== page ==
On Monday, Divac and his three prize acquisitions sat elbow-to-elbow at a too-small table at the Thomas & Mack Center in Las Vegas, where NBA teams have descended for Summer League games. (I watched a video of the press conference.)

All four were wearing black Kings T-shirts. Divac, whose deep voice and Serbian accent will always make him sound like a Bond villain, introduced the newest Kings.

“I don’t think we need any introductions for these gentlemans here sitting with me, but I would love to say how much we are excited about them joining our team,” he said.

The players talked about nurturing and instructing their young teammates. They also spoke, to a lesser extent, of winning.

“I mean, that was the first thing Vlade said,” Carter noted. “Soon as he sat down in the house, he’s like, ‘We want to win. And we want you to help us do that, accomplish that. You’ve been there, you know what it takes.’ And when he said that he was gonna add some veterans, boy — he added some veterans.”

Sure, everything here could turn to cow manure. Carter is a future basketball Hall of Famer; he’s also 40 years old. Randolph will be 36 on Sunday, and his minutes declined each of the past four seasons in Memphis. None of those young bucks has really proved himself.

But if the Kings aren’t guaranteed to be any good, they are suddenly — dare I say it — interesting. It’s a word they haven’t heard in a very long time. Maybe just enough Vince Carter and Zach Randolph can rub off on De’Aaron Fox and Willie Cauley-Stein, and the Kings can begin to make a pivot.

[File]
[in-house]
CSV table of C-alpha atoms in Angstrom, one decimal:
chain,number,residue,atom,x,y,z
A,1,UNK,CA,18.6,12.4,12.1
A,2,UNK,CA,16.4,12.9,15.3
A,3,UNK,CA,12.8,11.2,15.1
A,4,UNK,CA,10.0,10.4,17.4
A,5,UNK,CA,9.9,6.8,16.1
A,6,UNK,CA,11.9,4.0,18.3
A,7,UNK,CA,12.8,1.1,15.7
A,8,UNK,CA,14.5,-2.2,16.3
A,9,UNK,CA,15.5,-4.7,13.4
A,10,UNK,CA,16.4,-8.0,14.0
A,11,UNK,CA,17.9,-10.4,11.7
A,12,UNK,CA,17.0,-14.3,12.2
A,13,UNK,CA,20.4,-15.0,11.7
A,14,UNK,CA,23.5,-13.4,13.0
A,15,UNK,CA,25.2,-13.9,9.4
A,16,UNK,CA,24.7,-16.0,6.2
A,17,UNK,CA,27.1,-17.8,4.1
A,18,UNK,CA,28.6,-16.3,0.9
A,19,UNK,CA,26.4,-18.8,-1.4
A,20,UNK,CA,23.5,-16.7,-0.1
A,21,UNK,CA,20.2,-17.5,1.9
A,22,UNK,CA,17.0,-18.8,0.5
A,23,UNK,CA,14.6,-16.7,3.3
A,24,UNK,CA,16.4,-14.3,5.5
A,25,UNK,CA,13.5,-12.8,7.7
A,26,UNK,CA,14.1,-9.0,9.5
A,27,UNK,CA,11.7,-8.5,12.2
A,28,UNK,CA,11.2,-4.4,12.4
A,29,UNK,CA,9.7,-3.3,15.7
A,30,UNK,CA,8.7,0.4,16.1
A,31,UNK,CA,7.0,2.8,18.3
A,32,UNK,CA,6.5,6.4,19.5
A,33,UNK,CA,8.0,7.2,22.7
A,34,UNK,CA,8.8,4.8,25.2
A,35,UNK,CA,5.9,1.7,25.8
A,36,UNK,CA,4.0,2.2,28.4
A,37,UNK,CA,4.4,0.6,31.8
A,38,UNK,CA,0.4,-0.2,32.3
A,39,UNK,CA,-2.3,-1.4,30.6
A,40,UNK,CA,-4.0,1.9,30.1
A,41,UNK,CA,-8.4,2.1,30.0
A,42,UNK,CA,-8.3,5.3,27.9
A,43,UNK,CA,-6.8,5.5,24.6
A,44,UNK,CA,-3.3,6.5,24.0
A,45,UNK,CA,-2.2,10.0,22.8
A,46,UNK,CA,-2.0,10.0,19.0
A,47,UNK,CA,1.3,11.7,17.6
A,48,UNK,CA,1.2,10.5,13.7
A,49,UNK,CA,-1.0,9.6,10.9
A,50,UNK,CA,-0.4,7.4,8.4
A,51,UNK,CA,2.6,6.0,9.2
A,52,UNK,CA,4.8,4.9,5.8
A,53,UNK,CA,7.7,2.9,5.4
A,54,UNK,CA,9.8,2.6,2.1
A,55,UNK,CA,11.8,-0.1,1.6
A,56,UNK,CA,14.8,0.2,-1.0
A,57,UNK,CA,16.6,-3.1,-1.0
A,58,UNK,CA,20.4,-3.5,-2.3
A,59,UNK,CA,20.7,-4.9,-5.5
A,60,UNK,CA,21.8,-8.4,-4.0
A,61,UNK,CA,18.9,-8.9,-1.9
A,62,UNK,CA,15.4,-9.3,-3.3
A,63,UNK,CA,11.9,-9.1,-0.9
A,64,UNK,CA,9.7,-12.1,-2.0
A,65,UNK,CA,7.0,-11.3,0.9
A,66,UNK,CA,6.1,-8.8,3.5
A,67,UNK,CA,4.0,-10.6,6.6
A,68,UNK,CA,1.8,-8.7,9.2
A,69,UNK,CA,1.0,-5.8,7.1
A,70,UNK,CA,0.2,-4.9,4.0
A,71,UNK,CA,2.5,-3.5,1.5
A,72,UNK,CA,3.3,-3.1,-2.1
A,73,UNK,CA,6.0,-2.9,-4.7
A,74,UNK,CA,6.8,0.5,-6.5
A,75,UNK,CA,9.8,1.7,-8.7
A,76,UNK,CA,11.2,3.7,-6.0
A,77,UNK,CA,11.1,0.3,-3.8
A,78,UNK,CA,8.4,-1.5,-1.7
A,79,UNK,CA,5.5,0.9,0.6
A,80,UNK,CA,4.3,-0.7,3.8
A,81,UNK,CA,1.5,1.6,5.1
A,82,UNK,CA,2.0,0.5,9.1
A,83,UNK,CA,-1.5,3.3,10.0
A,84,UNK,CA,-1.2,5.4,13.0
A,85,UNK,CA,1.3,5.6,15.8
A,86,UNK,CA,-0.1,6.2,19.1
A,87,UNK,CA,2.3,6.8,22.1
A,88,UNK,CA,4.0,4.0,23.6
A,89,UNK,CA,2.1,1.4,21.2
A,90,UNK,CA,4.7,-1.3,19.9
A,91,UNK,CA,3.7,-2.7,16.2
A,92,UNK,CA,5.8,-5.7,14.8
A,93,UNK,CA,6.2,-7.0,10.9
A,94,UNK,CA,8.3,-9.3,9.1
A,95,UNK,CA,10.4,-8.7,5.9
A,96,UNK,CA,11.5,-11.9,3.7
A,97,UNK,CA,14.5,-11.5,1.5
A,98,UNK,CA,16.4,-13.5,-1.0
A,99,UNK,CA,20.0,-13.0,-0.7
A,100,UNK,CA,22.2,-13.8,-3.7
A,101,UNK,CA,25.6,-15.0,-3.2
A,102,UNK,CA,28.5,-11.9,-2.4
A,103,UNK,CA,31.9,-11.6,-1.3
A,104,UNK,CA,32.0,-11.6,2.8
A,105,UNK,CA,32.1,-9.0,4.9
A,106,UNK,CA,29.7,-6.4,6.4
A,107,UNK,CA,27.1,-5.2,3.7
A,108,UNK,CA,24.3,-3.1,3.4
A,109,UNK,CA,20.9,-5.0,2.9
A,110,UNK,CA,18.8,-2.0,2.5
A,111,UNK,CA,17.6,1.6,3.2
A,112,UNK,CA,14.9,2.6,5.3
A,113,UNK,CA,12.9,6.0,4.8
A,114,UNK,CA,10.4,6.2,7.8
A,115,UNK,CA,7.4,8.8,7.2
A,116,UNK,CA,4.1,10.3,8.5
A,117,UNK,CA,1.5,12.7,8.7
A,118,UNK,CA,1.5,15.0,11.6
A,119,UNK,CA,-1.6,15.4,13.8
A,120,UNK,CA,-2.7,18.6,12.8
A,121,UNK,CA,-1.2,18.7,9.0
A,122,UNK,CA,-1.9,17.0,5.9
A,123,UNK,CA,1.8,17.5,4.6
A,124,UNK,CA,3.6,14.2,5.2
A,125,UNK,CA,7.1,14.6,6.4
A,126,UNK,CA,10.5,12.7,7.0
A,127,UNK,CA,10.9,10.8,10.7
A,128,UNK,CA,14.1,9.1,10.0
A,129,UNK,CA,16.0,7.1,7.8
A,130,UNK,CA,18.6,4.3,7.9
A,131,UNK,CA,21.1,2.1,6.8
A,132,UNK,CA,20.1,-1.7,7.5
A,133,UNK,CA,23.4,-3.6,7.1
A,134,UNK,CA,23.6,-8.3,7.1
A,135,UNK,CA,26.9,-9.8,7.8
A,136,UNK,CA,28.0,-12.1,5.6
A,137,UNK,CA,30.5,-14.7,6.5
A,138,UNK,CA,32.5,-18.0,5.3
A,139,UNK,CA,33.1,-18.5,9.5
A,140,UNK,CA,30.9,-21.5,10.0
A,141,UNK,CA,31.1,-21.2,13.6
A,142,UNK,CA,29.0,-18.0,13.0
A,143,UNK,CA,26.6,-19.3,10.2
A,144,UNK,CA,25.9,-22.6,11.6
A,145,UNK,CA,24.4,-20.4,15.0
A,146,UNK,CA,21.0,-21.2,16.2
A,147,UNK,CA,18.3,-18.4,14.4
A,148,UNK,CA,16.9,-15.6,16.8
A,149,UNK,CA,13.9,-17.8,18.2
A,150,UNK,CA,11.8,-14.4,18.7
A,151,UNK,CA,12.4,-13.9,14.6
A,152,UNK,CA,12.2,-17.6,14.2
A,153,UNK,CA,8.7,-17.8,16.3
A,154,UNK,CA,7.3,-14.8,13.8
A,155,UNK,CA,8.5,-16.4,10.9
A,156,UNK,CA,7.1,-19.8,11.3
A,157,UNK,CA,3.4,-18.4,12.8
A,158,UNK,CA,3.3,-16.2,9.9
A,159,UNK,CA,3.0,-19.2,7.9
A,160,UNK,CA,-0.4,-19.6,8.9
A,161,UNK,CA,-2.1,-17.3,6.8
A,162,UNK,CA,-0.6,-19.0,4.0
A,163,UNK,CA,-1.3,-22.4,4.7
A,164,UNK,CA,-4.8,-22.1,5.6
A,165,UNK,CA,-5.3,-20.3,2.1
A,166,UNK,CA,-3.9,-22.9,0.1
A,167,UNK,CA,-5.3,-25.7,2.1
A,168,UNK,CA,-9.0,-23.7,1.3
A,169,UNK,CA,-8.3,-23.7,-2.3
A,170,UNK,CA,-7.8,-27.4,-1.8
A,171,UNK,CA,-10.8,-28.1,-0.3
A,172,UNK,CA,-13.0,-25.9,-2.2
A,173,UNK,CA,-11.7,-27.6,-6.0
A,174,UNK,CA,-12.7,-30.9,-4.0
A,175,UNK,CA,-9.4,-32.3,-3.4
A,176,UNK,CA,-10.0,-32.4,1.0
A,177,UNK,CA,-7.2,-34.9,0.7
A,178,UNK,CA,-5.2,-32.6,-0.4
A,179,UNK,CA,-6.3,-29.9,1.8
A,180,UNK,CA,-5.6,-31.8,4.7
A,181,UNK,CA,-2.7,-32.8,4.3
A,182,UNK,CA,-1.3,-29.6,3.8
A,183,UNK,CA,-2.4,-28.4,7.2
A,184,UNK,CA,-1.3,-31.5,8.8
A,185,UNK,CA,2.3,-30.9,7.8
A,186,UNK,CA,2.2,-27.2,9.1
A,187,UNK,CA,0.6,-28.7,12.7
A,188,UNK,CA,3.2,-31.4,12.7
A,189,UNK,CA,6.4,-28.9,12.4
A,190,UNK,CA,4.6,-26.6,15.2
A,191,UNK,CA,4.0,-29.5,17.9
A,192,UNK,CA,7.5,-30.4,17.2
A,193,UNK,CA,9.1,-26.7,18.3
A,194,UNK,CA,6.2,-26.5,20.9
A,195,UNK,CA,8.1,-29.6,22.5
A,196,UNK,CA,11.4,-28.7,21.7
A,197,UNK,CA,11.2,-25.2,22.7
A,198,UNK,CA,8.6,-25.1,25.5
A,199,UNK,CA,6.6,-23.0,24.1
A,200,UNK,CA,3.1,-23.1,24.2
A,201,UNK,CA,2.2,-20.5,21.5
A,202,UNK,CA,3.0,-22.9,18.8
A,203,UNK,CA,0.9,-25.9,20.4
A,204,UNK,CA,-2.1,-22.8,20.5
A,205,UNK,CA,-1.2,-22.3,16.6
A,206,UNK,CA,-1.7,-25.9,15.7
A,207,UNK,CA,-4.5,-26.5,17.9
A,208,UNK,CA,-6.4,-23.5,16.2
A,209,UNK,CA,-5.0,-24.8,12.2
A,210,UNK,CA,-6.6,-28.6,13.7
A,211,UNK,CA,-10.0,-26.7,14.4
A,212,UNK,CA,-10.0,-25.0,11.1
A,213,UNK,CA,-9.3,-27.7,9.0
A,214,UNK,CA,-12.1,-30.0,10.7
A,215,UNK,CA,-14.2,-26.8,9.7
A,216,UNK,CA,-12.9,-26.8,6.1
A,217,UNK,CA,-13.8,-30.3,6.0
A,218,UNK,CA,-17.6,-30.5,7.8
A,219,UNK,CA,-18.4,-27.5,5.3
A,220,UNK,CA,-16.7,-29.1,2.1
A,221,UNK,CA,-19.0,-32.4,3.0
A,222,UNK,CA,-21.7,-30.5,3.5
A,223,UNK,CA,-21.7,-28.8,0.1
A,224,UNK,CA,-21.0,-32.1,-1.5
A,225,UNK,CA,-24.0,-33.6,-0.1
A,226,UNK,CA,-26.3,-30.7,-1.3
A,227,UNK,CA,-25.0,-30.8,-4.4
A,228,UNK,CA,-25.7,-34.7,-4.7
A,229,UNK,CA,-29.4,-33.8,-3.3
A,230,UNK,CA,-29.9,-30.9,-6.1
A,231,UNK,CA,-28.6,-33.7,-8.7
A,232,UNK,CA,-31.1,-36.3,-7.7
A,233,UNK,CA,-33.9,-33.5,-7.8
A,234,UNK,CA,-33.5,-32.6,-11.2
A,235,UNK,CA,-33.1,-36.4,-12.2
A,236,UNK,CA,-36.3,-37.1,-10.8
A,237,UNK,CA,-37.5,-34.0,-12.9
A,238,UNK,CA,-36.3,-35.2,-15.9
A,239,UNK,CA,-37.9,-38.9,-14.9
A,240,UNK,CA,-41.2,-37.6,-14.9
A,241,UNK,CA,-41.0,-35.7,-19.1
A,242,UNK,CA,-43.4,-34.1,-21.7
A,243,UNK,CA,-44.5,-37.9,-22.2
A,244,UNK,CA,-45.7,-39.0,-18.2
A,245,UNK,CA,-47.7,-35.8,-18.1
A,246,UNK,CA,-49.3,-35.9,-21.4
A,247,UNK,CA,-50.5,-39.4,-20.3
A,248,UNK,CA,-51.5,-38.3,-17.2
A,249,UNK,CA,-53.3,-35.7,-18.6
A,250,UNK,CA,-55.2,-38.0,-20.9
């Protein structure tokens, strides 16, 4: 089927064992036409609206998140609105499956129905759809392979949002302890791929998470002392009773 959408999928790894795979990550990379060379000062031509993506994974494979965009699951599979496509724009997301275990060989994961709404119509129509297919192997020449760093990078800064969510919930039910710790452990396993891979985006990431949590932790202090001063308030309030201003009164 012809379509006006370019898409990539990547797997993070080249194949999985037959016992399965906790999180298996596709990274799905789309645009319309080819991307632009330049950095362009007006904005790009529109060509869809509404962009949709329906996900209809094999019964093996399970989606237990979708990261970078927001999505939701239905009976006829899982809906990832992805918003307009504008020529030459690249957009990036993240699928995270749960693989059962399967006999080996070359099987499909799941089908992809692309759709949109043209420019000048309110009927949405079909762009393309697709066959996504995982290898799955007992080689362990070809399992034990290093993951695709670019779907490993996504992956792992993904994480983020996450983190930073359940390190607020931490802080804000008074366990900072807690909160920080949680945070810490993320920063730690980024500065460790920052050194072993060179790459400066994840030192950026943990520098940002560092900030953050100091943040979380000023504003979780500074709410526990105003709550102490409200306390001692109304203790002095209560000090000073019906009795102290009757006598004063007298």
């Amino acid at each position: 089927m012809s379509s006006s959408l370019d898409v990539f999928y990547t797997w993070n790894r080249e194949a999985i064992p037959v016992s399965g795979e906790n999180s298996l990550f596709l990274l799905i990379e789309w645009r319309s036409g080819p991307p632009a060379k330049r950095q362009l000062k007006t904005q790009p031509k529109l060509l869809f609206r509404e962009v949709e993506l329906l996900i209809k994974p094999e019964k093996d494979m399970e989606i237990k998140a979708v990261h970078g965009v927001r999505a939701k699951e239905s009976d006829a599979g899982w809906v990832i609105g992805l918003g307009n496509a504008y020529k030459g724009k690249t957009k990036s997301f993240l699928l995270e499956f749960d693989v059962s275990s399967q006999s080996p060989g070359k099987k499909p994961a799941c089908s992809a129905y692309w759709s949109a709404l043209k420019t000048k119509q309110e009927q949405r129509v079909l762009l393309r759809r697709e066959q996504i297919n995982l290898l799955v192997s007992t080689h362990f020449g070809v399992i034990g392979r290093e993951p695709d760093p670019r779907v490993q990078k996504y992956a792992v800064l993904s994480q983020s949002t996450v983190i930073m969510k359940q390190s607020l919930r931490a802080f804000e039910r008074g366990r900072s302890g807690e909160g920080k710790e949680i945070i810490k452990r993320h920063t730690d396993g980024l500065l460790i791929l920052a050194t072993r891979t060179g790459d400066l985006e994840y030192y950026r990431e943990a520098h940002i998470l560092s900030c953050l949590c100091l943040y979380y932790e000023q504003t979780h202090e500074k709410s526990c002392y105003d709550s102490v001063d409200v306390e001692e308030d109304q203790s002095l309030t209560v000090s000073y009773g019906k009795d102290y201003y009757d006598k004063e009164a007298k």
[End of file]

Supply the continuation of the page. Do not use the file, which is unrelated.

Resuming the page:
A vibrant franchise in Sacramento could be a lot of fun. With all those teams lined up along the Eastern seaboard, it’s easy to forget that, outside of cities boasting two teams (Lakers/Clippers in Los Angeles, Knicks/Nets in New York), the Warriors and Kings are in closer geographic proximity than any other NBA franchises. It’s a mere 86 miles from Oracle Arena to Golden 1 Center in downtown Sac.

The reason it’s hard to remember that fact is because this has never really been a rivalry, primarily because the Warriors and Kings have never been good at the same time. Remarkably, in the 32 years they have shared NorCal, these two teams have never posted winning records or made the playoffs in the same season.

It’s a rivalry that has been frozen in a block of ice since 1985.

Now the Kings are threatening to thaw the ice. We should all be rooting for them, if only to make their games against the Warriors watchable. Who knows, maybe Sacramento will squeeze into the No. 8 seed in the West and take on Golden State in the first round of the playoffs. Wouldn’t that be a hoot?

I know what you’re thinking. These are the Kings we’re talking about. They’ll find a way to muck it up. But I know another NBA team they used to talk about like that. When the 2017-18 season tips off, they’ll be aiming for their third championship in four years.

Miracles can happen, even in Northern California.

You can reach columnist Phil Barber at 707-521-5263 or phil.barber@pressdemocrat.com. Follow him on Twitter: @Skinny_Post.